Daily Archives: August 6, 2013

THE TRUTH ABOUT ANGER

SimplifyAnger

You can be angry at yourself, angry at another human or humans, angry at the injustice of institutions in this world, and angry at bad events.

We get angry because someone criticizes us or blames us for something which we may or may not have done. Recognize that no one is perfect, including yourself, and that if you get criticized or blamed then you may be totally or partially responsible for the bad situation. Accept the fact that you may have to be angry at yourself and not others for something bad happening. Our overinflated ego can easily be hurt and anger is frequently the first way that we try and deal with the hurt and frequently unsuccessfully with dead end results and much unnecessary emotional turmoil.

We also get angry if someone does not listen to us or obey us when we think it is important to do so. Our spouse and offspring will frequently not listen to us and not obey us when we make demands.  It is OK to get angry at young offspring who don’t know better or can’t reason well or at all. Trying to be a dictator or tyrant or boss all the time will not work in a family setting and you should try to learn more democratic discussion and consensus building skills to be a successful leader in the family.

We also get angry if someone disagrees with an opinion which we might have on politics, sports, economics, etc. If an opposing opinion will not significantly affect work or family life then it is frequently not worth getting angry over. Live and let live in a sea of different opinions on subjects which you have little or no power over or can’t change in any significant way. You have little or no control over politics, religion, sports, society, and economics so don’t get into heated arguments about what is not possible for one relatively powerless person to change for the better.

We also get angry if we think the world is conspiring against us and we are being victimized by it. The world has never been fair or just and will not be fair or just into the foreseeable future so stop blaming the system and try to find ways of working around it to get to your desired goals in life.

Finally we get angry at mistakes which we make which may or may not be our fault. Almost everyone makes a thousand and one mistakes in their lives and instead of getting angry one should try to learn from the mistakes and make sure that they don’t happen again or don’t happen as frequently in the future by making necessary changes in your life or changing your approach to things.

Fundamentally we get angry because our ego has been hurt or because our attempt at reaching a goal(s) has been stopped or hindered permanently or temporarily.

Getting angry is easy but suppressing the emotion and debating or discussing the situation calmly takes skill and selfcontrol which is not easy to obtain overnight.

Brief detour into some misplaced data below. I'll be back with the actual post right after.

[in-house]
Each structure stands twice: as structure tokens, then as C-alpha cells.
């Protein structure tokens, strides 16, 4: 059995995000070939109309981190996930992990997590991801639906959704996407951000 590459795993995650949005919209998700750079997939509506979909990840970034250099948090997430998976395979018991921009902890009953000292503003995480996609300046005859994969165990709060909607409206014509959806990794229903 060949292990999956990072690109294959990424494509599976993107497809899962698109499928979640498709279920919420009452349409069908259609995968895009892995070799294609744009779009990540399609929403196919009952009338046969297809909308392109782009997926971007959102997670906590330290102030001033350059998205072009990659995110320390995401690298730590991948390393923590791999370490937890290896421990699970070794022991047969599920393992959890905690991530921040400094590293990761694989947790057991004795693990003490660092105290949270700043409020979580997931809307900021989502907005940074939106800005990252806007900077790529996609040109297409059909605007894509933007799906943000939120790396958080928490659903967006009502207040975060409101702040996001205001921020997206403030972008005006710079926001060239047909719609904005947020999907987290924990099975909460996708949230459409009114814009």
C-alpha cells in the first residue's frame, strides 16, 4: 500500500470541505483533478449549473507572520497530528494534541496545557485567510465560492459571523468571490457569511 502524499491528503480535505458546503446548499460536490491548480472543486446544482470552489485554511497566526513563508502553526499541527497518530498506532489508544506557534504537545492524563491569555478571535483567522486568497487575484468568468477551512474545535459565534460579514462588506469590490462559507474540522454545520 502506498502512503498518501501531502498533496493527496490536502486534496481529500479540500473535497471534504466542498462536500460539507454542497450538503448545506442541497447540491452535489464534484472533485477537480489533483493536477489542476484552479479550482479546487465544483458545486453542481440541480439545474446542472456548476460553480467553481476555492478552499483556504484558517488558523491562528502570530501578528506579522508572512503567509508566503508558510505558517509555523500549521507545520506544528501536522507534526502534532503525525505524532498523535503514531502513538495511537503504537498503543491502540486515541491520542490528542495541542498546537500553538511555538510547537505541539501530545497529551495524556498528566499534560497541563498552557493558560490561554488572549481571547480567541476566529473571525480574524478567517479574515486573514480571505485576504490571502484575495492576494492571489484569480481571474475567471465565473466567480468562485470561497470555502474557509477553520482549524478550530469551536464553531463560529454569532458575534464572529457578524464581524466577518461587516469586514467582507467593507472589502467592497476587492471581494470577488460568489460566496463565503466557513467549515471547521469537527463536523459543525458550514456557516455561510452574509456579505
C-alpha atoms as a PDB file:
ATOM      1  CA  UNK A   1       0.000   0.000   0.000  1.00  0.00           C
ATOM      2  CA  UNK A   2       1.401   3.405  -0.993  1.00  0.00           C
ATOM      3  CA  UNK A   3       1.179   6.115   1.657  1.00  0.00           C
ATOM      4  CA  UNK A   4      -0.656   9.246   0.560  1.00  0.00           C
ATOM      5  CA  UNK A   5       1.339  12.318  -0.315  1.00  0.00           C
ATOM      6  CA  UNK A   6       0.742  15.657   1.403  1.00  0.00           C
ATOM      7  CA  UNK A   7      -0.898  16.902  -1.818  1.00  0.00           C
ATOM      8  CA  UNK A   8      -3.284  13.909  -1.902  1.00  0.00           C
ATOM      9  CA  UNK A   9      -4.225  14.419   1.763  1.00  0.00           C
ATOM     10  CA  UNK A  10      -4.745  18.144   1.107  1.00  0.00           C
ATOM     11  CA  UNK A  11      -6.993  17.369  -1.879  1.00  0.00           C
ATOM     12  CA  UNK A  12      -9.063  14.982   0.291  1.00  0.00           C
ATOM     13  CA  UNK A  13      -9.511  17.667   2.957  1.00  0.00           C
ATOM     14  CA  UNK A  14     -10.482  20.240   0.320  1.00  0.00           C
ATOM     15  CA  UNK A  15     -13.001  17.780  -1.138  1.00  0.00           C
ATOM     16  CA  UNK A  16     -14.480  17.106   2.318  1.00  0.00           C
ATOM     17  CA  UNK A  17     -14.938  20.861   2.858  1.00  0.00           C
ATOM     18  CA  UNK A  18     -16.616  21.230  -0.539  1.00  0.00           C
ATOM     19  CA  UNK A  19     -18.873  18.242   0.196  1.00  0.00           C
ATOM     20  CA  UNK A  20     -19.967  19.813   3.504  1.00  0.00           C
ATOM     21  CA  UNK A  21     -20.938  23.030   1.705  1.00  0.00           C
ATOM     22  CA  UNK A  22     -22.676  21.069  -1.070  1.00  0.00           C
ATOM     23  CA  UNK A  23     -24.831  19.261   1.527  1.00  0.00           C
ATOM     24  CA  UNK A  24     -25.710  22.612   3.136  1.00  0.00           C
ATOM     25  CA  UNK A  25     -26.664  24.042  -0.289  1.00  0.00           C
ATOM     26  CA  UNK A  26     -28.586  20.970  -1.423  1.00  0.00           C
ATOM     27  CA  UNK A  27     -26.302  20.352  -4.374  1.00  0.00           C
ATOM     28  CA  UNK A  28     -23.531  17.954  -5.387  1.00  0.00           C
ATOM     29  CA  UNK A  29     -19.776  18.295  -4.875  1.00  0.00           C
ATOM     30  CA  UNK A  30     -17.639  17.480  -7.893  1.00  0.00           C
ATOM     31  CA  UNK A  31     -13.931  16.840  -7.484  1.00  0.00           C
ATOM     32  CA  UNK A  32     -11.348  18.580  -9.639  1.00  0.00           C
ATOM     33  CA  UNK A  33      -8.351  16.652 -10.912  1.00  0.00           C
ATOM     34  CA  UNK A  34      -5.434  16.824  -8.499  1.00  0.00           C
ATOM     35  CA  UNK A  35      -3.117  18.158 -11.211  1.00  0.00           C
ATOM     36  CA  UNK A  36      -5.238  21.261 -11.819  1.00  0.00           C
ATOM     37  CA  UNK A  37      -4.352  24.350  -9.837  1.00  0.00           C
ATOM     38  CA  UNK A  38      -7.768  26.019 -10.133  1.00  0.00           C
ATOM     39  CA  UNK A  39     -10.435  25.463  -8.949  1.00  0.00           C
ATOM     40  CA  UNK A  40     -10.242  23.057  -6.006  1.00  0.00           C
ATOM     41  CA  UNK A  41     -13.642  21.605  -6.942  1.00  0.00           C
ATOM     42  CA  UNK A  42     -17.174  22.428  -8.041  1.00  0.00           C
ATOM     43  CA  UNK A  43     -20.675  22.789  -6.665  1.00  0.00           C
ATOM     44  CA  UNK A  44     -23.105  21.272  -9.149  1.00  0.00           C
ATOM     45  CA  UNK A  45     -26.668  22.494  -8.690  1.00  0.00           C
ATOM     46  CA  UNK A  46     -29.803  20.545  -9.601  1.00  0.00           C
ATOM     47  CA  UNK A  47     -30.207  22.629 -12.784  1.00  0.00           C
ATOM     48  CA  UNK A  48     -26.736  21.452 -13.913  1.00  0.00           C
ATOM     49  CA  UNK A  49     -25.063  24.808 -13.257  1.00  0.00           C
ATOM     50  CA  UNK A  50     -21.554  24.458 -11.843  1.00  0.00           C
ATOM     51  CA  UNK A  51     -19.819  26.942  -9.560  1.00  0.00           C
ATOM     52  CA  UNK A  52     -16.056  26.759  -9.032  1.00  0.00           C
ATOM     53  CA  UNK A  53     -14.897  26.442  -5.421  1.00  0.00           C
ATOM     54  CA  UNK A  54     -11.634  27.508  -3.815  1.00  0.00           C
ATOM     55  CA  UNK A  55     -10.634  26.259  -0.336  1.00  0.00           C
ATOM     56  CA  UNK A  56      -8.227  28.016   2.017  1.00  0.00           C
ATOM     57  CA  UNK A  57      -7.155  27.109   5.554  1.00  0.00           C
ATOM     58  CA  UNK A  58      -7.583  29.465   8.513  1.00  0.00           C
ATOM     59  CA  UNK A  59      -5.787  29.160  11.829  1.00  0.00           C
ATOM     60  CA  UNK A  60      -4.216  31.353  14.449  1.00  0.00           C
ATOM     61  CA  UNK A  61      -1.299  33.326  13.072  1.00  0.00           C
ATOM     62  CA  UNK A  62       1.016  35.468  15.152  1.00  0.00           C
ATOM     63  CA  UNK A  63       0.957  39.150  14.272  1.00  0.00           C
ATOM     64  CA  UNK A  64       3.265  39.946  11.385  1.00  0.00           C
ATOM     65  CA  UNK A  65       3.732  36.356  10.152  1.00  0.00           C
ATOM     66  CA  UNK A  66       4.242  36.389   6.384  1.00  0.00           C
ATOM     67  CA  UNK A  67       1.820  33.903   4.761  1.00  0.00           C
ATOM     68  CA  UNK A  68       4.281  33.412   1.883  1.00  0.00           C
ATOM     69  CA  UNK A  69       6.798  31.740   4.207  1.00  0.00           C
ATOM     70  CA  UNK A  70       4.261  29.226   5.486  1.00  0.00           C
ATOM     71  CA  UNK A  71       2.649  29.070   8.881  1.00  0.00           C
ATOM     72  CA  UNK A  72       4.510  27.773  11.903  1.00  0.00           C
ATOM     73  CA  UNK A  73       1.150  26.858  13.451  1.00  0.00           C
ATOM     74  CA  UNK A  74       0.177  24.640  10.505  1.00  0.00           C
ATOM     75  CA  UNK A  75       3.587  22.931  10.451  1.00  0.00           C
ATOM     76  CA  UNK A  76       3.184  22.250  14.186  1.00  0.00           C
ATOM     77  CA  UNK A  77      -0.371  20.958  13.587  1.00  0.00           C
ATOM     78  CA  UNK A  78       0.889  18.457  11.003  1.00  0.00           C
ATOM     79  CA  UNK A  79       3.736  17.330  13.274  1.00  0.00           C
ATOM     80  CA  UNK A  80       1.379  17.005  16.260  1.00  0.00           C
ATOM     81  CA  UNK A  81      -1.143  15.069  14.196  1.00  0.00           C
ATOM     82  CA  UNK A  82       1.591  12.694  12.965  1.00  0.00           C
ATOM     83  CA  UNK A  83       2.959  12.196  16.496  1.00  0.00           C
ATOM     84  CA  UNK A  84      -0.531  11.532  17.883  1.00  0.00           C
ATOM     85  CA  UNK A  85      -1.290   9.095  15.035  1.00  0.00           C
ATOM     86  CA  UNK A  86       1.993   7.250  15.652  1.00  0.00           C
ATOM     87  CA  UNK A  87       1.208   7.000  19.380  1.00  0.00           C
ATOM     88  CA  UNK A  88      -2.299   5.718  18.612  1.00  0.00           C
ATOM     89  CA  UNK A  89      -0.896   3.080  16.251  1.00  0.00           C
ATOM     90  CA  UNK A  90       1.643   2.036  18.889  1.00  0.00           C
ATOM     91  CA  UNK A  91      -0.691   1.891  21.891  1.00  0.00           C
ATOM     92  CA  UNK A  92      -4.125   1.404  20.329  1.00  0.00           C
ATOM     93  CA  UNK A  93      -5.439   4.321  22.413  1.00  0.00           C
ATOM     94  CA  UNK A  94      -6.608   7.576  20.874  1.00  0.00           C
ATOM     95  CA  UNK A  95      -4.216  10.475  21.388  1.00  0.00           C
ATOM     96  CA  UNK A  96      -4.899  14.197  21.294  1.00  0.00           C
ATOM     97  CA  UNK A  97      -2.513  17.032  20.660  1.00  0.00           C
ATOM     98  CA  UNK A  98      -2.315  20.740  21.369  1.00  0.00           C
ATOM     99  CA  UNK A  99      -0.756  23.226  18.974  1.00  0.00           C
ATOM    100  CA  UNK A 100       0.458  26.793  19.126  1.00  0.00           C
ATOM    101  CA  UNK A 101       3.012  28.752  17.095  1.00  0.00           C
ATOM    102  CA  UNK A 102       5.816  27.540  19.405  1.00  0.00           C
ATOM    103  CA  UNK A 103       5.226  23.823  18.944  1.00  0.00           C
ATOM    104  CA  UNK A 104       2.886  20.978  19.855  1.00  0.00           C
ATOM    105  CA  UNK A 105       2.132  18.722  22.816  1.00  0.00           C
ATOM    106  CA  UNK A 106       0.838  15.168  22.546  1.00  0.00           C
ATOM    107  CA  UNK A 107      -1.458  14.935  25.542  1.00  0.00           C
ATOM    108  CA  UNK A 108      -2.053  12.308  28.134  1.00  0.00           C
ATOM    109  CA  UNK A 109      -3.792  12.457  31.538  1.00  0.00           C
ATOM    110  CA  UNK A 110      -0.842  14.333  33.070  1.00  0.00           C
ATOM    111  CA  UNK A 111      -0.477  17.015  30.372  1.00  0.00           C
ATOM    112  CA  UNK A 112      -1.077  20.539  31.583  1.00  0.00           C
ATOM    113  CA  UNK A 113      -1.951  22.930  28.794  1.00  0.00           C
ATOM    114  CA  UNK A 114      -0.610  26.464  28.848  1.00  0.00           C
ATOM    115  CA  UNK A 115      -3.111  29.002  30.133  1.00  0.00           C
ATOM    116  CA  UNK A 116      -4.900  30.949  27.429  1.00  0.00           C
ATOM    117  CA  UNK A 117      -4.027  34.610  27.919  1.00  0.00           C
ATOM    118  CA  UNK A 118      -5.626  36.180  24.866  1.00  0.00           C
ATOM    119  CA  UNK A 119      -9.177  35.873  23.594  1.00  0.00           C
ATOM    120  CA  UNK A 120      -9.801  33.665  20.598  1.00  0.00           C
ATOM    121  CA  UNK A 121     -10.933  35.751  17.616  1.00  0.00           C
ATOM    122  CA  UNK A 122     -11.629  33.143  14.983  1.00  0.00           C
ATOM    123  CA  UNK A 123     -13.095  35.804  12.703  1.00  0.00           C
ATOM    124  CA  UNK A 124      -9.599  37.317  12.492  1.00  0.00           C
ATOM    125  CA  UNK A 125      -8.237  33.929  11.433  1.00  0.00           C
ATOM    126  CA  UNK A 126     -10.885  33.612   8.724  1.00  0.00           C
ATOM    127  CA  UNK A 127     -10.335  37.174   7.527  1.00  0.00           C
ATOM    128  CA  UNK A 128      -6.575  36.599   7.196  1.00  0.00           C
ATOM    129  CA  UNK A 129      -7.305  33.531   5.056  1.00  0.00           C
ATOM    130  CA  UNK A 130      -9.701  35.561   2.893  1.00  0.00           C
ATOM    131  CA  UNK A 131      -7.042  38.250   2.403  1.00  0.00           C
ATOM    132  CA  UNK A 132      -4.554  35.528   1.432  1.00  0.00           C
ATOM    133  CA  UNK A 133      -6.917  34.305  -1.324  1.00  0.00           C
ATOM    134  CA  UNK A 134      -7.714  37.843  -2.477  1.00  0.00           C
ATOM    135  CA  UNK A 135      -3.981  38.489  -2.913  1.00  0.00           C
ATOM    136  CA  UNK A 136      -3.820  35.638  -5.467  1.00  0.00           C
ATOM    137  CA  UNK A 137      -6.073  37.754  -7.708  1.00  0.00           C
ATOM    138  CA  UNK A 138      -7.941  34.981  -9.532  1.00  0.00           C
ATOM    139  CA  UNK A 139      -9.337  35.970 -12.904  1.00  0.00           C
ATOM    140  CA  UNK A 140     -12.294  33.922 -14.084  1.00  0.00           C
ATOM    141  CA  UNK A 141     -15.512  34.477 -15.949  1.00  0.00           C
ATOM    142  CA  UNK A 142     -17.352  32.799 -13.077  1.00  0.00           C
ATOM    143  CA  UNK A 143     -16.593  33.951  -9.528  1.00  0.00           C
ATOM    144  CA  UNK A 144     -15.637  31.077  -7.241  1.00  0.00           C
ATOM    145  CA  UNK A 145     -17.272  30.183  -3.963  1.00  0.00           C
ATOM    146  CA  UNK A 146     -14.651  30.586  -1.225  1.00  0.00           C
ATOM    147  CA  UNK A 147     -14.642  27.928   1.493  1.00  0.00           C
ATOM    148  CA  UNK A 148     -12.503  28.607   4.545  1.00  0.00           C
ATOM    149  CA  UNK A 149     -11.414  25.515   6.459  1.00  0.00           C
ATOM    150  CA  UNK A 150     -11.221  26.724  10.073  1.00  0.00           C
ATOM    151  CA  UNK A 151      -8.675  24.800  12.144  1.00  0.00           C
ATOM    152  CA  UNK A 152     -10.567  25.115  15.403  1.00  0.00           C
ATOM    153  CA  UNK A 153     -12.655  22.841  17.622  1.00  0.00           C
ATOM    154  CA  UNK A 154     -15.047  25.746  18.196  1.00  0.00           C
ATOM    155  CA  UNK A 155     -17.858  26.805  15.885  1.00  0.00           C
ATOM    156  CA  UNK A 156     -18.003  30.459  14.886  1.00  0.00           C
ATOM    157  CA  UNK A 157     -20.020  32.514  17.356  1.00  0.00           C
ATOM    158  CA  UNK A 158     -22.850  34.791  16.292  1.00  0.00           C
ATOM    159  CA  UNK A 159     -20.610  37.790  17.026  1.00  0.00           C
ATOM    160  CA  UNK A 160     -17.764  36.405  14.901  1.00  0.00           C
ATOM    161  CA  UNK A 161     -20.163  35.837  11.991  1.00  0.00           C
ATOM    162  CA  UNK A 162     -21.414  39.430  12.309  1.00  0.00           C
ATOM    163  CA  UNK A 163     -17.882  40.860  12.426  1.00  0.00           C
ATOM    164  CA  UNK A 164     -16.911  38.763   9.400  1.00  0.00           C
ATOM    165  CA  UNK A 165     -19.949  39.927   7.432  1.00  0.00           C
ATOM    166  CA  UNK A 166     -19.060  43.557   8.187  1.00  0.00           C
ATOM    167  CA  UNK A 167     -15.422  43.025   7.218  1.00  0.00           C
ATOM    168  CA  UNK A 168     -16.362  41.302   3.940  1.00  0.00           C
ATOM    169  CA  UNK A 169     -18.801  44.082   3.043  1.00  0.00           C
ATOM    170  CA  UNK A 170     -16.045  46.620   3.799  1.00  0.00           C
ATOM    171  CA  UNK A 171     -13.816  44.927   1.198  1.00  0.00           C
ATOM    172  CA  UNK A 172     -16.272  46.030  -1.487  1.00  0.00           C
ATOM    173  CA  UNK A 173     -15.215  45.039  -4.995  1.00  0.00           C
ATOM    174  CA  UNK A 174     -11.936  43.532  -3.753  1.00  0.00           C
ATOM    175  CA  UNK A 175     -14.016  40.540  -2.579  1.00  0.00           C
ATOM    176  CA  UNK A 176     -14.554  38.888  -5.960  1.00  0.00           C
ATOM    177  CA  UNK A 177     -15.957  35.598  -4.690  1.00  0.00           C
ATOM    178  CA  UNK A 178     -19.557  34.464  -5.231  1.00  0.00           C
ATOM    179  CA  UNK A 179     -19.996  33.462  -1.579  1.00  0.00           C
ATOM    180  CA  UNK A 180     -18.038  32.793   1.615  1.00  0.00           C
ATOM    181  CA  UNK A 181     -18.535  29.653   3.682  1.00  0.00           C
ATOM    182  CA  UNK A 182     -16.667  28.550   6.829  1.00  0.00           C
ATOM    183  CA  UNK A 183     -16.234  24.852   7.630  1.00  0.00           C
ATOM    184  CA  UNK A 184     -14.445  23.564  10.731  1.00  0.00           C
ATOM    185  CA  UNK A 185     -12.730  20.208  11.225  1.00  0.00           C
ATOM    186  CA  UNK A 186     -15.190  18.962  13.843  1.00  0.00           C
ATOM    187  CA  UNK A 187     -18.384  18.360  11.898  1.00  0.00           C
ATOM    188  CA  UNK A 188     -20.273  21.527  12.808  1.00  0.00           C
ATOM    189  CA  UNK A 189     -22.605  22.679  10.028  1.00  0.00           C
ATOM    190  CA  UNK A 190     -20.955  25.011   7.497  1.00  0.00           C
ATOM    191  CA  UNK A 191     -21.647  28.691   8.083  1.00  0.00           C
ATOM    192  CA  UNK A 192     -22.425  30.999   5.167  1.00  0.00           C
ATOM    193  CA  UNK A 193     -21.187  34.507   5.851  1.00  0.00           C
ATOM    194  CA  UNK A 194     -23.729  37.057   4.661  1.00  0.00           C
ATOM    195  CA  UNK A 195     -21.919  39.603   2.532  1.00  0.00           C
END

Accepting the fact that no one is perfect including ourselves and accepting the fact that two or more humans will frequently disagree or have different opinions on a topic is vital to keep angry emotional outbursts to a minimum.

Here are 3 ways to reduce angry reactions which should work for anyone interested in managing their tendency to respond with anger first and not last:

Take a timeout:

Count to 10 before you respond is good advice because in the heat of the moment an angry remark is something which may hurt you permanently and it is not something which you can change once you have said it. Not responding for ten seconds or longer will frequently give us time to control our angry impulses and find a better answer or solution to the problem at hand.

Express your feelings and opinions in a noncombative way:

Once you have calmed down a bit don’t be confrontational or in attack mode but try to discuss the topic which made you angry in a calm collected way. Communicate the situation which caused the anger without immediately trying to control or hurt others with nasty comments and orders. Try to mutually come to an agreement on what should be done to diffuse the highly emotional situation. “Let’s try to work this out in a mutually beneficial way if possible.”

Instead of  being combative and saying “You make me angry” say “I feel angry” and instead of “I disagree with your opinion” say “I think that my opinion has validity because-“

Learn new communication skills:

Most humans get angry and lose control of their emotions because they frequently feel helpless in a bad situation. “What do I do next?” is frequently a question which goes unanswered and an angry response is the fast easy wrong response.  Learning to ask the right questions and getting answers to them are the communication skills which are necessary to navigate past a dysfunctional angry response. Ask yourself and others who, what, where, when, why, how, and how much about angry situations. You will find out in a controlled way who or what caused the anger, where, when, and why the anger started, and how the anger can be eliminated in the future.

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Enjoy!!!!!!